In terms of how his engaging in Immediata has changed him, he takes that thought a bit further. “I think it worked out,” he says. “With hindsight I can see that my music has become more sensual, more to do with experience and listening. I also don’t feel now that when I sit down at the piano, I have to demonstrate a certain kind of technical virtuosity. Now I feel that I can play for pleasure and listen more to decay, to the contact of the hammer and string, work with that—these fundamentals of sound production.”
He expresses similar notions when discussing his 2016 performance of Blood Stretched Out on the Glenn Gould piano in the foyer of Roy Thomson Hall in Toronto. It was a pre-concert performance before the evening’s main program, in which the Toronto Symphony Orchestra performed Fragile Absolute, one of the pieces he wrote for the Australian National Academy of Music. Blood Stretched Out is a fifty-minute continuum where notes are repeated in a way that creates standing waves and harmonic fields in the performance space. “Although there’s a lot going on psychoacoustically as a result, people tend to focus on the overtly physical aspect,” Pateras explains. “It is perceived as—bizarrely, to me—somehow heroic, which was absolutely never the intention. Blood Stretched Out is a fixed macrocosmic structure with microcosmic flexibility. The pitch materials and registration are set, but the tempi and duration are necessarily malleable, depending on the acoustic of the performance space. Sometimes I sit on things for longer to make the room sing more. Specifically, I remember in Canada I played the opening for ages because it just sounded really great, and that’s what it’s about—enjoying time. I’ve performed this everywhere and am a little tired of it now, so I’ve gone to the other extreme, focusing on touch and sensuality, gentleness—communication in a different way.”
Fellow Australian Erkki Veltheim, who has collaborated with Anthony Pateras since the early 2000s (releases on John Zorn’s Tzadik label, soundtracks for local experimental filmmakers) notes that it was obvious, even in those early days, that Pateras had a special ear for orchestration and a refreshingly original approach to form. “Back then I was mainly collaborating with him as an instrumentalist in his compositions, which he chiefly wrote for close colleagues who had developed their own idiomatic playing styles,” Veltheim relates. “I liked that idea of creating a close-knit community of musicians who shared a curiosity for challenging received instrumental and compositional tropes while maintaining a sense of rigour and discipline in their practice, an approach that defines Anthony’s entire career, whether as a composer, improviser, or curator.”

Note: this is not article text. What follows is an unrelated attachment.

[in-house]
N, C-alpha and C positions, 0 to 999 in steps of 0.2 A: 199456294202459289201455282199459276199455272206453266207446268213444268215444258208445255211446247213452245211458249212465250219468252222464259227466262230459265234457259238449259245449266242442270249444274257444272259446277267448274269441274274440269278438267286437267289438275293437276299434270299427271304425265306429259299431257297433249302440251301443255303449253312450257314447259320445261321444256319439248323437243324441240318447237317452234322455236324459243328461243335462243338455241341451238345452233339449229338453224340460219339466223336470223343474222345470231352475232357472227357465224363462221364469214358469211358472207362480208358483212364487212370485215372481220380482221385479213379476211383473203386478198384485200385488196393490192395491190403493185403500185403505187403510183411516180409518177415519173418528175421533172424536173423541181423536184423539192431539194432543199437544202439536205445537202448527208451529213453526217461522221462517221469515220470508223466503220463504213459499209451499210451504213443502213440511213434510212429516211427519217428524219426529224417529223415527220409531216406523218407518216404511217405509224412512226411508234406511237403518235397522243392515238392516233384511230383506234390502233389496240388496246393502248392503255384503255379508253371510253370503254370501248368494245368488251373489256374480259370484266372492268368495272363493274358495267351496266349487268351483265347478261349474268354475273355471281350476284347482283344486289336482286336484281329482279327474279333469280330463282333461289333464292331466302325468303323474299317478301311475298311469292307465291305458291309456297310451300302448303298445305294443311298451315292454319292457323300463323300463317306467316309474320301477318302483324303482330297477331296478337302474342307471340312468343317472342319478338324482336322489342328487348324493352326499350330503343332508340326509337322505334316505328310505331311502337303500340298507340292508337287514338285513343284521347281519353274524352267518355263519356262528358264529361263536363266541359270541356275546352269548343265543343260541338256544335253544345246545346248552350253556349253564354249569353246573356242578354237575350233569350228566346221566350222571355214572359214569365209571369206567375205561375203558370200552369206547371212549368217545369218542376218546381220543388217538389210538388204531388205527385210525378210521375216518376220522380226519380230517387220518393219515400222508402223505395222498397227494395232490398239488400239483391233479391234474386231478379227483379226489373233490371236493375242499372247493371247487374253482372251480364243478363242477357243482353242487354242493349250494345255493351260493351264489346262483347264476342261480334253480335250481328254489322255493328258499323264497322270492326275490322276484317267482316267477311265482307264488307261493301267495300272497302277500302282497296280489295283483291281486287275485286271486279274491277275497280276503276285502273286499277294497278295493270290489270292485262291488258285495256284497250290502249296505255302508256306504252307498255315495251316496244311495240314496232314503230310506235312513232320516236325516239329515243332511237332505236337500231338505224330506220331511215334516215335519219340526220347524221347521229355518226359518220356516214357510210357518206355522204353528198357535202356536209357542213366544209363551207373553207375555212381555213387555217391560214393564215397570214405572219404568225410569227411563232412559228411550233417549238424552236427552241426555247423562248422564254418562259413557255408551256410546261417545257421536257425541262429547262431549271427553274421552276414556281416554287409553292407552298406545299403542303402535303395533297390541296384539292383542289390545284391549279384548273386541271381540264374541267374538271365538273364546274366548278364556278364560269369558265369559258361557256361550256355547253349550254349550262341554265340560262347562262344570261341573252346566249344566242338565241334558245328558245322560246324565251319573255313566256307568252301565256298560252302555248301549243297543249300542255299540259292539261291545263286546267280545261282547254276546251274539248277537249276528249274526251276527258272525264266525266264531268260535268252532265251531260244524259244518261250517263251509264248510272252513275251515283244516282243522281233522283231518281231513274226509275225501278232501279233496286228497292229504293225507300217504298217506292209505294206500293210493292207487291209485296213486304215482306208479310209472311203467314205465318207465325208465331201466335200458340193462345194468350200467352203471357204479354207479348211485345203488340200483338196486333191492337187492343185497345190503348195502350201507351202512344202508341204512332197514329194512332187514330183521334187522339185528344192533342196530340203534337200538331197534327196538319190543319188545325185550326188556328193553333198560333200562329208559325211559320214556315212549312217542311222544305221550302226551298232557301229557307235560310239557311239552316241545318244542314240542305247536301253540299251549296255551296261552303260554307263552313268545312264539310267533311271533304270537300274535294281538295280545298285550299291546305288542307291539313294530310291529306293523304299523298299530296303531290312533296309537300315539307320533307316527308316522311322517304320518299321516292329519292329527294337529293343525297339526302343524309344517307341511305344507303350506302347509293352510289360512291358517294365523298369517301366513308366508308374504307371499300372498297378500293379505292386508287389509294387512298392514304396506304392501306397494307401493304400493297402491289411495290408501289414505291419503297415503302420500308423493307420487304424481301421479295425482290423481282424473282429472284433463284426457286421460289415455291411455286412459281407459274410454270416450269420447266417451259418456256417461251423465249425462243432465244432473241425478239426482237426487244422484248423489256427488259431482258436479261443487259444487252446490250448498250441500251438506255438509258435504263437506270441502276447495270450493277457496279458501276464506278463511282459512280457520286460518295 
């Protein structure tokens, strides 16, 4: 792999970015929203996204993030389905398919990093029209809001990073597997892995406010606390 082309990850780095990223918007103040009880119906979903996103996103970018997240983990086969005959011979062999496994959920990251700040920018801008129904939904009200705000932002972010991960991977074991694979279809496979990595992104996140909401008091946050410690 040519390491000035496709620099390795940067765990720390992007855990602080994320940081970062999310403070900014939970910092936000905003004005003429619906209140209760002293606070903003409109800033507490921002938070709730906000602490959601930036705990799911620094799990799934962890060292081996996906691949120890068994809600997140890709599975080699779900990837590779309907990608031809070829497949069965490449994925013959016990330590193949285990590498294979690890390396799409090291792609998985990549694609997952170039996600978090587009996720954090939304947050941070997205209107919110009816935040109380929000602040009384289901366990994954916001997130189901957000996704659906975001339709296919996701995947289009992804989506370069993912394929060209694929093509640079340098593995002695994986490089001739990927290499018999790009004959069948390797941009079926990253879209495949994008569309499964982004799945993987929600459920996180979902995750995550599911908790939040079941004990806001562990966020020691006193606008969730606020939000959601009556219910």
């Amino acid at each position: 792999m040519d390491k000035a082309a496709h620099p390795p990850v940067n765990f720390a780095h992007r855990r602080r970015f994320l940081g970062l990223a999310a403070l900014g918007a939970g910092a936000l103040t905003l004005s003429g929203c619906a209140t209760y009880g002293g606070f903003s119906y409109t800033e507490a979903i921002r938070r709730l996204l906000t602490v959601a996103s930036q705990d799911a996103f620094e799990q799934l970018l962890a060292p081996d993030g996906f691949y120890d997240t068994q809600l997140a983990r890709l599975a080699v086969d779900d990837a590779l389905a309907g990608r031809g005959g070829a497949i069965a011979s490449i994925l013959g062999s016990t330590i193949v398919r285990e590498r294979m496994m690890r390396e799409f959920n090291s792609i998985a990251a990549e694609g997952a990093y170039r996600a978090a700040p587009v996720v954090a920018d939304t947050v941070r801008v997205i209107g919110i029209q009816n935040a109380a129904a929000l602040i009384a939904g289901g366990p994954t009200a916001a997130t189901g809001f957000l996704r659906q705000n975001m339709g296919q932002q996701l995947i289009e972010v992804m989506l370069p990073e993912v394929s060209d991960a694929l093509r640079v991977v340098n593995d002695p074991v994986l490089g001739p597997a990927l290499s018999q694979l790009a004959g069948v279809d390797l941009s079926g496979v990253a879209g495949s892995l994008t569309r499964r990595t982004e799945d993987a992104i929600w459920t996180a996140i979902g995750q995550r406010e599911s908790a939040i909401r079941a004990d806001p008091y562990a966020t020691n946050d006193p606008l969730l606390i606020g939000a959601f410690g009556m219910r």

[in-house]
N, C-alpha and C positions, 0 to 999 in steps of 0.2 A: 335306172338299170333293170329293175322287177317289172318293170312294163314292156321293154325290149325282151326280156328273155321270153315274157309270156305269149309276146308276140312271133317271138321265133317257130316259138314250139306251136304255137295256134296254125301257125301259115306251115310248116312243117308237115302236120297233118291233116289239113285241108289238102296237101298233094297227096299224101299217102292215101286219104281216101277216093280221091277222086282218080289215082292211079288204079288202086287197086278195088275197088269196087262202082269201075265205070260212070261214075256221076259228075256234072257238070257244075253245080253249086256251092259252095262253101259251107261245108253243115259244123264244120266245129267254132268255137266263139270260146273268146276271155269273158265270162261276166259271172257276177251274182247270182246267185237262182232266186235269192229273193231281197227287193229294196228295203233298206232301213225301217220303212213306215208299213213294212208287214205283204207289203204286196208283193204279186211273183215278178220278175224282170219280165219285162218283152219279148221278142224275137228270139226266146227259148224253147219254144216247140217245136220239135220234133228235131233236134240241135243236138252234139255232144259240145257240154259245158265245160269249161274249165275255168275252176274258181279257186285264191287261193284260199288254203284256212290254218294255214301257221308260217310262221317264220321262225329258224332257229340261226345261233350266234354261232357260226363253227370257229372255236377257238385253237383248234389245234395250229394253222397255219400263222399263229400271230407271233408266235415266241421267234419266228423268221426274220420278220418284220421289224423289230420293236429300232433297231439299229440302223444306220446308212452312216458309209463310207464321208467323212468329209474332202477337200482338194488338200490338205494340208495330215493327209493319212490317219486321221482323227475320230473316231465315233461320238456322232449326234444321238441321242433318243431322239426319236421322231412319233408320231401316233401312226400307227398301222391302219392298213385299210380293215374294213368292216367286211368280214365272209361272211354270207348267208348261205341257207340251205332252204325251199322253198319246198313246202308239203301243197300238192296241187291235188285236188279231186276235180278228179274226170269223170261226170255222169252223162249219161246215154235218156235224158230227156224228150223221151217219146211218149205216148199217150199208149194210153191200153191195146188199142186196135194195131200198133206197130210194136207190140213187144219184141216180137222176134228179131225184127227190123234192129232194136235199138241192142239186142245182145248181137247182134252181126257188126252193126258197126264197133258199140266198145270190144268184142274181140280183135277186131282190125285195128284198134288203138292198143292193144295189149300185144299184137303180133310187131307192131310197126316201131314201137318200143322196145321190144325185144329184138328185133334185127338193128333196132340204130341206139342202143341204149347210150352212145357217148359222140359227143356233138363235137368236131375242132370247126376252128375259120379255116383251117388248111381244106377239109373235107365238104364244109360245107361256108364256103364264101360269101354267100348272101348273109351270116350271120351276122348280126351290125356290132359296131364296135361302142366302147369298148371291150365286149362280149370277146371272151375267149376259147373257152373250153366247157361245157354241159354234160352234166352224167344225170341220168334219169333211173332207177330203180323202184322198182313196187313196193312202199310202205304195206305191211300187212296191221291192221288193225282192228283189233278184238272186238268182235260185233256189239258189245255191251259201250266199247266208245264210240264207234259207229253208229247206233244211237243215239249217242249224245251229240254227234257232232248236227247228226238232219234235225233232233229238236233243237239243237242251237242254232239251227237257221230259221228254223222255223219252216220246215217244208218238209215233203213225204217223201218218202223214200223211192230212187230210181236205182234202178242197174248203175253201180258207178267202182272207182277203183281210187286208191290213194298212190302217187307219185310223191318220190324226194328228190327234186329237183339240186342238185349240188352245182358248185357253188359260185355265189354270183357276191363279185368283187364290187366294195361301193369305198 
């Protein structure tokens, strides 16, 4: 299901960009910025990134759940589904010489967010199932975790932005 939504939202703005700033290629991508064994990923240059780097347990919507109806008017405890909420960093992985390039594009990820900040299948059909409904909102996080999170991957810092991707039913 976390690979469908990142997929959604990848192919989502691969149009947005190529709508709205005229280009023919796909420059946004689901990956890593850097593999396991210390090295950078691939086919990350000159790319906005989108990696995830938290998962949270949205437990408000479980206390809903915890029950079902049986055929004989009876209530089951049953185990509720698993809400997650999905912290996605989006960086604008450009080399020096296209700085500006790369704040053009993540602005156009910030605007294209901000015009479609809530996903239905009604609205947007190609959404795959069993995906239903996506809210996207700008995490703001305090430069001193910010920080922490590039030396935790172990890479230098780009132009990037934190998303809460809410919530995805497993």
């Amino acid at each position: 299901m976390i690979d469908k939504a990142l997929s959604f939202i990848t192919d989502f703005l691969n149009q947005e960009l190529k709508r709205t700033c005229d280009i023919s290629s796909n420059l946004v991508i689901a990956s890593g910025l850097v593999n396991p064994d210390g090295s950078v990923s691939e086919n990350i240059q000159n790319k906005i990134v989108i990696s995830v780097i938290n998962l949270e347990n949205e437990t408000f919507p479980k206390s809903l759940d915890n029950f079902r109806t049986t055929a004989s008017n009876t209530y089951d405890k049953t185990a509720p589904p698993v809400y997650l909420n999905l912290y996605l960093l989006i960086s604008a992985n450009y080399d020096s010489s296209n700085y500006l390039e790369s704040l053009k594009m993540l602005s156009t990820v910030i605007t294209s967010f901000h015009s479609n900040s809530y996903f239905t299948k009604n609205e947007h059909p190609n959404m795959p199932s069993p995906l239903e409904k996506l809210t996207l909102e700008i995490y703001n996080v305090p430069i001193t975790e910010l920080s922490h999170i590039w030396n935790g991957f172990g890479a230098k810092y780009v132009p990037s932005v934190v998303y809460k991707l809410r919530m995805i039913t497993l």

In the last ten years, Pateras and Veltheim have worked in a more improvisatory context, both as a duo and in the trio North of North with trumpet player Scott Tinkler. “Our duos began in a fairly maximalist vein, but have more recently developed into quite a different approach, exploring long-range acoustic and psychoacoustic phenomena and the materiality of sound,” Veltheim continues. “These pieces—which so far have been scored for violin and piano, electric violin and pipe organ, and viola and celesta—exist somewhere between composition and improvisation, and are very much a product of our converging interests in how to move away from music as a representation of ideas and towards a presentation of sonic phenomena in real time. This duo, and our conversations around it, has been hugely influential to the way I have come to think and rethink composition and improvisation, and I believe that’s partly to do with a really productive combination of congruity and friction between our respective ideas about both music and life in general.